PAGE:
We’d recommend washing them separately to anything else. Due to their material being able to easily keep a hold of lint or dirt, if you were to put these in with a regular clothes or towels wash, you may find that at the end of the cycle they are dirtier than when you put them in the machine. Anything and everything will cling to these towels and while that is a good thing when you’re using them to get rid of the dust in your home, it’s not such a great thing when washing them.
Dos and Don’ts
- Wash your towels even if they don’t look dirty. Bacteria and germs can still be present on your laundry even if you can’t see them
- Wash at a maximum of 60 degrees, anymore than that will reduce the life of your towels
- Keep your towels for their own washing cycle
- Be tempted to wash them too often
- Put your towels in with a normal clothes wash – the bacteria build up from your towels may stick to certain material, leaving dirt particles trapped in your clothes
- Use too much fabric softener or washing detergent – any excess may stick to the towels, leaving them with a residue or film and not feeling very nice against your skin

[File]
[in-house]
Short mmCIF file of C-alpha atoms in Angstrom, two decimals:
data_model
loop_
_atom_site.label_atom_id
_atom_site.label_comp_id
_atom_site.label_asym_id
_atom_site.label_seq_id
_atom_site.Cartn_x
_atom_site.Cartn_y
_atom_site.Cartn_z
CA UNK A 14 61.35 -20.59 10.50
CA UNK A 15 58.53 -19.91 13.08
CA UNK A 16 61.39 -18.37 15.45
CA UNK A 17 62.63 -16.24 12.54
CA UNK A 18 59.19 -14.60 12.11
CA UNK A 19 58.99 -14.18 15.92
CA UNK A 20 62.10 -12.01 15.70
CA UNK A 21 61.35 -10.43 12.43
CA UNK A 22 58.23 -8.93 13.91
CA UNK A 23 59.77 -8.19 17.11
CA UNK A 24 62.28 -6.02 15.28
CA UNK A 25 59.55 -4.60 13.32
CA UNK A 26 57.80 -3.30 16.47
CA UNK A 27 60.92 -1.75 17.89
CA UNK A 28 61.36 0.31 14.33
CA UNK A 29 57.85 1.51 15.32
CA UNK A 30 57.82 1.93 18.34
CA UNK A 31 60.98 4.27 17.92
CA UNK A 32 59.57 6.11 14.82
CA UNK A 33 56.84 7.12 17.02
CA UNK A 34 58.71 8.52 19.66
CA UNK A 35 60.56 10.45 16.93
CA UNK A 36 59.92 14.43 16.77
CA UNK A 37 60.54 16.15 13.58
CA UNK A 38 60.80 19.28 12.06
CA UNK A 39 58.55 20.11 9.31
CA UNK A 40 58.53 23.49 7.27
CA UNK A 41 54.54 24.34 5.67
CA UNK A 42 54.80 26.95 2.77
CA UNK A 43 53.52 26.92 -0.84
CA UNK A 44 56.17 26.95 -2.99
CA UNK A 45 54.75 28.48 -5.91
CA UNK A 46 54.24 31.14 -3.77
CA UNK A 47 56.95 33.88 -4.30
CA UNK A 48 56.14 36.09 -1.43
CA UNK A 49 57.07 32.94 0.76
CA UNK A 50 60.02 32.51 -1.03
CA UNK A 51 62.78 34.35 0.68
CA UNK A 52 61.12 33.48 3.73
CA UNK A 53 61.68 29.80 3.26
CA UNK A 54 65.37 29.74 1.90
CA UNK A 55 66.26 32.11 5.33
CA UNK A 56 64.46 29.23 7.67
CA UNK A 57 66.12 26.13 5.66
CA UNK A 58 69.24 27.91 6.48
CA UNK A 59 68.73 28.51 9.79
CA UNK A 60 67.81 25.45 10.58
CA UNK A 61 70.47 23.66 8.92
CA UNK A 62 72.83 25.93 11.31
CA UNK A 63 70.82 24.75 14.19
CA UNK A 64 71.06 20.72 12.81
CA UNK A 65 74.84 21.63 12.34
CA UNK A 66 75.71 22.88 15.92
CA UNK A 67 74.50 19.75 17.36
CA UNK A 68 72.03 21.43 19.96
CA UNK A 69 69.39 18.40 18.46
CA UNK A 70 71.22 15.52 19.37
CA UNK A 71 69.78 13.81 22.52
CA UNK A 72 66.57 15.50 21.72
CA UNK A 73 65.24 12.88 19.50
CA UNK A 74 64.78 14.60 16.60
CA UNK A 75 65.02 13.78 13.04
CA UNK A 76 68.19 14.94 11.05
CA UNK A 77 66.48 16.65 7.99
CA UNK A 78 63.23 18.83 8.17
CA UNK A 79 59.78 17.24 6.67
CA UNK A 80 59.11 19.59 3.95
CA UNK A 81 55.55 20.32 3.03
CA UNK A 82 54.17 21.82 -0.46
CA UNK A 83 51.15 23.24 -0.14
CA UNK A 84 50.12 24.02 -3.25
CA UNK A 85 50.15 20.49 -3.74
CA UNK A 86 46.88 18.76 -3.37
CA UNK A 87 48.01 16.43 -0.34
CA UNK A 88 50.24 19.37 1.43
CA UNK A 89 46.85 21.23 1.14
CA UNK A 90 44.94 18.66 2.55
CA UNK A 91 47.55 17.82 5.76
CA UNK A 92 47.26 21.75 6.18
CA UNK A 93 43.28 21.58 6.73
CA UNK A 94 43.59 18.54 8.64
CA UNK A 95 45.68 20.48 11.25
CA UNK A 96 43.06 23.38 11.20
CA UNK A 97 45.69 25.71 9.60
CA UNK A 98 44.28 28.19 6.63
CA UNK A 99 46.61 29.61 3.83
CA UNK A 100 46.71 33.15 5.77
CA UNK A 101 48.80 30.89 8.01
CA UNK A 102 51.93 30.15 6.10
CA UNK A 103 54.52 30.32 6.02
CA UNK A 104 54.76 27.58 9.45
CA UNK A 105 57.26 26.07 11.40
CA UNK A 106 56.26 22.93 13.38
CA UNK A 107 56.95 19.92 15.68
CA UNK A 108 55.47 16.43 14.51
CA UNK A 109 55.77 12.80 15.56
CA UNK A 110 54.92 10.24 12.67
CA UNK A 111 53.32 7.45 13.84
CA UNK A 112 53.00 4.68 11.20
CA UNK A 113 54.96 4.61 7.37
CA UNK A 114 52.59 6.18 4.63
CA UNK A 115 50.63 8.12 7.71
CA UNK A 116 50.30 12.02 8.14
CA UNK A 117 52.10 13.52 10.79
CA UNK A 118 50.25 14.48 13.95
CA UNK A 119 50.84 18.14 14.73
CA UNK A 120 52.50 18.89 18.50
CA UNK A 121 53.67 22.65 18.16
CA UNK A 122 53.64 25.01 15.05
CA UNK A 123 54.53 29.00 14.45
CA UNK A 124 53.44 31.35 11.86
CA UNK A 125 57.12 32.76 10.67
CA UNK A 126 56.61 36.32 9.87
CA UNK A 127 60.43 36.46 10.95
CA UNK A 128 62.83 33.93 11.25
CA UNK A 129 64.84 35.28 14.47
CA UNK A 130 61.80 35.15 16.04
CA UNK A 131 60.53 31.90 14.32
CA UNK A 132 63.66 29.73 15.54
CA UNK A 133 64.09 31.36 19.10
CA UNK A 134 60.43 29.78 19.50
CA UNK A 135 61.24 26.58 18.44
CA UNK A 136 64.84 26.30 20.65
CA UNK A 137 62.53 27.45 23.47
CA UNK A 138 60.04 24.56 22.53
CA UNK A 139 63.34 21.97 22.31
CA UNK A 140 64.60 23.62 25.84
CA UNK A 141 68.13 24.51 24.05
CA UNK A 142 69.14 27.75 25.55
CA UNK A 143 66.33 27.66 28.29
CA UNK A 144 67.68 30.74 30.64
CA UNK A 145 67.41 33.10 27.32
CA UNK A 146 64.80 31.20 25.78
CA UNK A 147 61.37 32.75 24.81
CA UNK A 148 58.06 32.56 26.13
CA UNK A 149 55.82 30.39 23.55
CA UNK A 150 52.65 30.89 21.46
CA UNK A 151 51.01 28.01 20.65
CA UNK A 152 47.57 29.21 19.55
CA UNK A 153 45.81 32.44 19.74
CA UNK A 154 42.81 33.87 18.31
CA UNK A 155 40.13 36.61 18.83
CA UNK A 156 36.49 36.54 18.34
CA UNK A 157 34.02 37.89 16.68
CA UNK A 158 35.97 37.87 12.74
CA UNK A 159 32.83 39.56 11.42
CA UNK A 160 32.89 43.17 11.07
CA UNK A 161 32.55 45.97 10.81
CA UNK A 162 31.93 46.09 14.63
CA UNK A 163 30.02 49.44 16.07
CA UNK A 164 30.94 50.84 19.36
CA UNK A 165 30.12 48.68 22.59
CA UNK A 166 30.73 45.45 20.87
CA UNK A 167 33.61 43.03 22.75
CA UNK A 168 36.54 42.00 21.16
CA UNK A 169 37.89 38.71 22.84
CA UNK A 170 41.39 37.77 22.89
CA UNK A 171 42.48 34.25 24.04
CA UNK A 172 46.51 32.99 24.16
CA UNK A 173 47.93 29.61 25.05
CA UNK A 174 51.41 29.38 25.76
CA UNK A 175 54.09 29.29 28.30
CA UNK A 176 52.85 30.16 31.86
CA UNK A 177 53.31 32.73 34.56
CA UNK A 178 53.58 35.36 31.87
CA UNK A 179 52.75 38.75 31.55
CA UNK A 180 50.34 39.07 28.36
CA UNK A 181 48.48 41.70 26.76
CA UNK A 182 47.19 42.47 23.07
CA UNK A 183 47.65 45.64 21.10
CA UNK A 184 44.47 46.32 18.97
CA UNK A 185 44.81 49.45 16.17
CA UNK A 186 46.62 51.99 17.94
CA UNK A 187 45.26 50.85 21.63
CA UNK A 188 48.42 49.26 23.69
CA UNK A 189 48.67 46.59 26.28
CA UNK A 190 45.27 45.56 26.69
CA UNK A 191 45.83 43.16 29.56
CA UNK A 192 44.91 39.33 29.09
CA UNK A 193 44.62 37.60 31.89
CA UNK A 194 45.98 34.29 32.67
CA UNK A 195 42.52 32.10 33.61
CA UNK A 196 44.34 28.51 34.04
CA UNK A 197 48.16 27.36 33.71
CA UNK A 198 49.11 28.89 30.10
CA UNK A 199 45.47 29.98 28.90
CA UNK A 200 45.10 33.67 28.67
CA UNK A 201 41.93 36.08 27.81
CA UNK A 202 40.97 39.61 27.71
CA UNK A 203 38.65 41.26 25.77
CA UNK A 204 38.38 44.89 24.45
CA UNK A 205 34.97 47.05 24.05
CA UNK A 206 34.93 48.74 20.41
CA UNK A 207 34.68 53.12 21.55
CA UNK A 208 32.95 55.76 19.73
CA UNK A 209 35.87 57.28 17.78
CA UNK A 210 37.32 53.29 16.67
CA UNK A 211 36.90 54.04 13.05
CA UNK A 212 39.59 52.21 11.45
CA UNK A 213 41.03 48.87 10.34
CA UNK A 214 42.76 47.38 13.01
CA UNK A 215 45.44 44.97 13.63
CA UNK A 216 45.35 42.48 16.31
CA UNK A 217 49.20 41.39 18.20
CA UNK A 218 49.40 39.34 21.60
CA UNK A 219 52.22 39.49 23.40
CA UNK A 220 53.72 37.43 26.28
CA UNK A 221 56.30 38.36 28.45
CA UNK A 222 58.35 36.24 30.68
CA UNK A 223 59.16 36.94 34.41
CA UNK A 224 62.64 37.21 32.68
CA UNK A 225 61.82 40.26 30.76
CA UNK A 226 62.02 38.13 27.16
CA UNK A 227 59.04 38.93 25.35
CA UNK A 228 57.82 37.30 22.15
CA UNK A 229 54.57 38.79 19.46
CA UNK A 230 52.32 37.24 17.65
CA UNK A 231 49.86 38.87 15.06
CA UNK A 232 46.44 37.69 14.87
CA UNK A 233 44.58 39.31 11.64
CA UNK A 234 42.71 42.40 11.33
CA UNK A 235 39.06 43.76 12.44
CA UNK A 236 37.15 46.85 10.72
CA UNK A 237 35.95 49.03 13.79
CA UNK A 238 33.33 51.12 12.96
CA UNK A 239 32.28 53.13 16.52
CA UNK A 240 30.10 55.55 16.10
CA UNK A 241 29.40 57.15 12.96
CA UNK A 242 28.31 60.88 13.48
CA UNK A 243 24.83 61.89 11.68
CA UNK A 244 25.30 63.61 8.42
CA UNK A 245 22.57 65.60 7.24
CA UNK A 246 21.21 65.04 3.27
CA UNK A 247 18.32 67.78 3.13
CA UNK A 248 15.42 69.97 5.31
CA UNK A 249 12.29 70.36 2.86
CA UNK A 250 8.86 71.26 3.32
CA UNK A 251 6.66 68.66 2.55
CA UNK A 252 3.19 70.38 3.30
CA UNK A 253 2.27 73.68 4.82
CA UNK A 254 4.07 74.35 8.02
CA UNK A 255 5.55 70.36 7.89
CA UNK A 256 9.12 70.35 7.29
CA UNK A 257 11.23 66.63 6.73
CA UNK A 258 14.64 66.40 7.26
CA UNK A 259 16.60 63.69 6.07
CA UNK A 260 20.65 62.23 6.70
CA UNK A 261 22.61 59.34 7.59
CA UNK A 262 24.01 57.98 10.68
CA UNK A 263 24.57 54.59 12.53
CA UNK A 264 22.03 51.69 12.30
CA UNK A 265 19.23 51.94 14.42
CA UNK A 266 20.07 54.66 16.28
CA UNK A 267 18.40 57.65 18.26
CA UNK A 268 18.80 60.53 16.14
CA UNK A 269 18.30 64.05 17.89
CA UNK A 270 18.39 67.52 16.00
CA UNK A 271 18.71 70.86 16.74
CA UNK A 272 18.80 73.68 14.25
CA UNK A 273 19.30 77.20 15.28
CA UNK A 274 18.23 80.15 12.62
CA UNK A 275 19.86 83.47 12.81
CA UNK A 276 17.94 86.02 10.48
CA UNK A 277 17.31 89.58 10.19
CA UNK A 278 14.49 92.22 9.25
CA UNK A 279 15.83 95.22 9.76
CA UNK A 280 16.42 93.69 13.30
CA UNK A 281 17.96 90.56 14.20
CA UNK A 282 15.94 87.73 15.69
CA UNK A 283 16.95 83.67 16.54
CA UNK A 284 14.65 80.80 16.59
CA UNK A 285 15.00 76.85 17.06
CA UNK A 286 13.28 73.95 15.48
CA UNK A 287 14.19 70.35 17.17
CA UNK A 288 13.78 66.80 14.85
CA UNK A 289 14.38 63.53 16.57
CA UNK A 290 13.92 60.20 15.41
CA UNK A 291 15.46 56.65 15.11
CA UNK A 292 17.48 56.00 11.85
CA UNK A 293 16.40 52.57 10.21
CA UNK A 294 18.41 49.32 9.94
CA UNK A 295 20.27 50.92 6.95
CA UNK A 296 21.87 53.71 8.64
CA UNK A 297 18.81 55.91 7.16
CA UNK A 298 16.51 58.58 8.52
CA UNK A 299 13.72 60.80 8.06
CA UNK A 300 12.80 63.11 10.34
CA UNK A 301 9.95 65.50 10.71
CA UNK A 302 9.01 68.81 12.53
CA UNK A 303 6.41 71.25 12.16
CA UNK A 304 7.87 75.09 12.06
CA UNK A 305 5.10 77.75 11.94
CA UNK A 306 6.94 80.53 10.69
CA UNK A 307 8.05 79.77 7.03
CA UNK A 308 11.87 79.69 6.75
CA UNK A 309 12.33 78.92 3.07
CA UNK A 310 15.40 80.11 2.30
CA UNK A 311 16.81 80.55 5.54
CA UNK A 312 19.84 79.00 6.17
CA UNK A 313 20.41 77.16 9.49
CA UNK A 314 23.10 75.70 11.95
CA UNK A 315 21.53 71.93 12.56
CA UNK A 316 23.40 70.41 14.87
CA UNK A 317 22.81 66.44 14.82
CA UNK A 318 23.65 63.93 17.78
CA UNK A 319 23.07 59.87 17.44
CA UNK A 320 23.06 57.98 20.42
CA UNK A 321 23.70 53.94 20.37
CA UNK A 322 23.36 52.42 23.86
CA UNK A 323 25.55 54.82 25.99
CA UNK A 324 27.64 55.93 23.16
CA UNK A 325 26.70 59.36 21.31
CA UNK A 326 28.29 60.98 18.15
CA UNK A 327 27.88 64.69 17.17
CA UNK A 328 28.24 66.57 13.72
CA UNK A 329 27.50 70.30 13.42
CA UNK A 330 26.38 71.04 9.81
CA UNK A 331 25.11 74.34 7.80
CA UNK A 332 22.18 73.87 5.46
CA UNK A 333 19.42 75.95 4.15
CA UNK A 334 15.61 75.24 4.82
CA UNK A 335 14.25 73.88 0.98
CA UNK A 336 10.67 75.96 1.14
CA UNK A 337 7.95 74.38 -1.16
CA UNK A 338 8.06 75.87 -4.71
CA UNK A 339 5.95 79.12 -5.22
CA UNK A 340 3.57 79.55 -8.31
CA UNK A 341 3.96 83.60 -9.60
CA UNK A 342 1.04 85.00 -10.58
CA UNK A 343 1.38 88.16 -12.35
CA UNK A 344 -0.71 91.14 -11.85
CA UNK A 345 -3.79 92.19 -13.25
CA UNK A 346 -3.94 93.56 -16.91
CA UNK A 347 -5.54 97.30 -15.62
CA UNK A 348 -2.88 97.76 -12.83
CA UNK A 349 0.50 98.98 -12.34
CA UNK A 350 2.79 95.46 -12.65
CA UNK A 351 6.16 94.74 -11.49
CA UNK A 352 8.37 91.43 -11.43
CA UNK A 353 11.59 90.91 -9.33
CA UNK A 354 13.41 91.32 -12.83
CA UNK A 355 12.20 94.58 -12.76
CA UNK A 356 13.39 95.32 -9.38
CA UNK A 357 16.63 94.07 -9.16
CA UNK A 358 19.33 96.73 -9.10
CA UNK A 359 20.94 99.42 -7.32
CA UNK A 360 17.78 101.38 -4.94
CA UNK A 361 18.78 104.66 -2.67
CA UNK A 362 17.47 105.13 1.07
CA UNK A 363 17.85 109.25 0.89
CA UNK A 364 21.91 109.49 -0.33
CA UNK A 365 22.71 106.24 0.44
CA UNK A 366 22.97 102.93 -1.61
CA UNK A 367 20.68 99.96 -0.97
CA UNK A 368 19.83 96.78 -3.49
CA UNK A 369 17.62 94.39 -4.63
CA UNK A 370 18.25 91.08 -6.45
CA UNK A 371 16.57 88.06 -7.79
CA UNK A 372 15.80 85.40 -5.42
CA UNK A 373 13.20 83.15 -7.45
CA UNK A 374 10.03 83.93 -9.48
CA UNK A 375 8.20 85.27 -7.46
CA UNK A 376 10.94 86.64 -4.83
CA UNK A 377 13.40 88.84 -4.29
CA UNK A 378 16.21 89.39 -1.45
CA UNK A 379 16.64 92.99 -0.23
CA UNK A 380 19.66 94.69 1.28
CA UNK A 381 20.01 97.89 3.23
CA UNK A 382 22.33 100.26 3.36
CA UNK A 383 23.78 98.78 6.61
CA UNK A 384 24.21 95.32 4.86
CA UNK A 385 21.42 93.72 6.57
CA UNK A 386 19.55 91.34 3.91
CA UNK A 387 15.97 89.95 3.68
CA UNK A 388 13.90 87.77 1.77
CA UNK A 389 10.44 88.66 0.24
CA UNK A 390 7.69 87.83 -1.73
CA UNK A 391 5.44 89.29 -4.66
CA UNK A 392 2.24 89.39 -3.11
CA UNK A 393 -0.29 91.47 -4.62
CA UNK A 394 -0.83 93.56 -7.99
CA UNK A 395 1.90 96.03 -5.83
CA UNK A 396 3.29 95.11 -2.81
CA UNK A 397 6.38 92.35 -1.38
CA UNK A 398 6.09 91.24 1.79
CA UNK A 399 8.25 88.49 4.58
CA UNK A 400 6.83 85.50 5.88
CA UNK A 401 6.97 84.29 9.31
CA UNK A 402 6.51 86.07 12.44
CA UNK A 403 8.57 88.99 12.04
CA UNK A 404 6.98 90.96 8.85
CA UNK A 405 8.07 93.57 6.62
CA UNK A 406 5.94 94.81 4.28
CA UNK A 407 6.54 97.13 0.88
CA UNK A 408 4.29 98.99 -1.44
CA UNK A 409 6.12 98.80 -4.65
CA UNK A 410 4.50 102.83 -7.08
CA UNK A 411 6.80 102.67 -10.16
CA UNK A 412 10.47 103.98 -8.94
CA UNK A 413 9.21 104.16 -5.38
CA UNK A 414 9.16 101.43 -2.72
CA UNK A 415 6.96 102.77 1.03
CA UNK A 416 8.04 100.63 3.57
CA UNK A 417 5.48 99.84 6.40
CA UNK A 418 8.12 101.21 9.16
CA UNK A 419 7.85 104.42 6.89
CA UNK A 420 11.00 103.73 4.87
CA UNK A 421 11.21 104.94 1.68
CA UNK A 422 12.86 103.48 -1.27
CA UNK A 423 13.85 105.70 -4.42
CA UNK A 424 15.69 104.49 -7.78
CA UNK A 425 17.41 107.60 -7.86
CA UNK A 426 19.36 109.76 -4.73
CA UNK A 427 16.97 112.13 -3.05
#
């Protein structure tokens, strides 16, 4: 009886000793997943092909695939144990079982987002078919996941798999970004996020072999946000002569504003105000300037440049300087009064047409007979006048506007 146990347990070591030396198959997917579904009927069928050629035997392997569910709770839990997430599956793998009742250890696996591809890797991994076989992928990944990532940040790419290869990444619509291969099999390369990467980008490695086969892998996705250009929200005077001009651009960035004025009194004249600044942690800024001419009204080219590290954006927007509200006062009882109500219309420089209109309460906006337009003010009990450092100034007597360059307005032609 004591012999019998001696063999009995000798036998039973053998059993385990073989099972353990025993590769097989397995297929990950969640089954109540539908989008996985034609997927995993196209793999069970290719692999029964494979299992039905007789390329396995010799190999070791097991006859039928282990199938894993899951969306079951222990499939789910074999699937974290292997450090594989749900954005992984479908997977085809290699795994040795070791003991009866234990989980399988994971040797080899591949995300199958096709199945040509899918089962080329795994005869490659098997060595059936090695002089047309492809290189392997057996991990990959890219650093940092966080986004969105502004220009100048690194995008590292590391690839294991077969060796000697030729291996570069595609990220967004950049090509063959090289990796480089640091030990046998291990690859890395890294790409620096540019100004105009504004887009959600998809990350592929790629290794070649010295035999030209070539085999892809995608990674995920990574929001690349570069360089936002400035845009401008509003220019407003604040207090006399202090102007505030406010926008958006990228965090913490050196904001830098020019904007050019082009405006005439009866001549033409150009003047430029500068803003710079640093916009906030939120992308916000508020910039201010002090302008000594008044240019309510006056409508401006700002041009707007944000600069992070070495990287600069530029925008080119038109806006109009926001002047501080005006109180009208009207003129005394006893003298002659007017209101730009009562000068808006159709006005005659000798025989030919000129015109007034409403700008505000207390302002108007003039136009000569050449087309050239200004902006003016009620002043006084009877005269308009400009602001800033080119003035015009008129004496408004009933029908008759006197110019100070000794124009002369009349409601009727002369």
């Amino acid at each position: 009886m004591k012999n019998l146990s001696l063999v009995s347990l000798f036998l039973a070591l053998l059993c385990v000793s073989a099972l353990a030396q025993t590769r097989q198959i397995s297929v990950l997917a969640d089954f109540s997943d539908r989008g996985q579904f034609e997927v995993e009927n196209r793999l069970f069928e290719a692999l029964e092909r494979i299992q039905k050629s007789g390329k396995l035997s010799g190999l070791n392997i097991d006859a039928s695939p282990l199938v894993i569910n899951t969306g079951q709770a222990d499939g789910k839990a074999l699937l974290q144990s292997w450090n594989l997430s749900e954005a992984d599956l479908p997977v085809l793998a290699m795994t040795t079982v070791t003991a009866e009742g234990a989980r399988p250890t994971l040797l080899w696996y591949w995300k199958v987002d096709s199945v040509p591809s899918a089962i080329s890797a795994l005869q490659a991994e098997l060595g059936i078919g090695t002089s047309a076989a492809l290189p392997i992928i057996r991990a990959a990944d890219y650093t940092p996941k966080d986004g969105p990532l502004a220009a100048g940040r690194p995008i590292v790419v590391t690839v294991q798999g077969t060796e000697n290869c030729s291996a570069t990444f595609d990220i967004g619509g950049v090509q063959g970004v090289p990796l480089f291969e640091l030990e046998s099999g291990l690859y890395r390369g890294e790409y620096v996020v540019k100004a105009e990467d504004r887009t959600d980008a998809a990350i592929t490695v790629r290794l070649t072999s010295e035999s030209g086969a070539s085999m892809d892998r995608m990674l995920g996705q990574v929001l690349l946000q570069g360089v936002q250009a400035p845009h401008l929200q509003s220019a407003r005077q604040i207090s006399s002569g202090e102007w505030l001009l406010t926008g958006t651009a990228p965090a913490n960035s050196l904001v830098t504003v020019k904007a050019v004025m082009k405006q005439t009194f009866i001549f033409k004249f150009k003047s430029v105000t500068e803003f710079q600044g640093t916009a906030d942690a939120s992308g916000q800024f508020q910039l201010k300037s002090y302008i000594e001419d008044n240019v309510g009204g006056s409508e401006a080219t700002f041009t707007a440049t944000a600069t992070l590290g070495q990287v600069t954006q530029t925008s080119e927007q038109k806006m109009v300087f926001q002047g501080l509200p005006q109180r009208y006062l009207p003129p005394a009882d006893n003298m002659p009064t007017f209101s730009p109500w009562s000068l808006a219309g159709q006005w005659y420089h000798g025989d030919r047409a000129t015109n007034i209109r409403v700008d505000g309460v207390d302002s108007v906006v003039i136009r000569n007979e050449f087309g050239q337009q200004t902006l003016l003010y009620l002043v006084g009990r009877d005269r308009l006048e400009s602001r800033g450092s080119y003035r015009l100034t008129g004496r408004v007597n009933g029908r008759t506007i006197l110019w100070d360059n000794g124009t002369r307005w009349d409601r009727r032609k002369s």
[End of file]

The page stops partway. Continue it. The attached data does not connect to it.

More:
We’ve given you all the information you need to ensure your towels are clean and soft. You can maintain their freshness and longevity by following our guide and keeping in mind the dos and don’ts when washing them.
We’re confident that by following these guidelines your towels will not need replacing too often, thus being cost effective and kind to your skin. What more could you ask for?
Meet our reviewer – Michelle Vernon
Michelle is one of the lead writers at Washing Check and also holds an editor role. She is a busy parent who understands the needs of daily domestic life and the challenges it can bring.
She genuinely loves cleaning products and equipment, which although is quite strange to many, is a blessing to us here at Washing Check.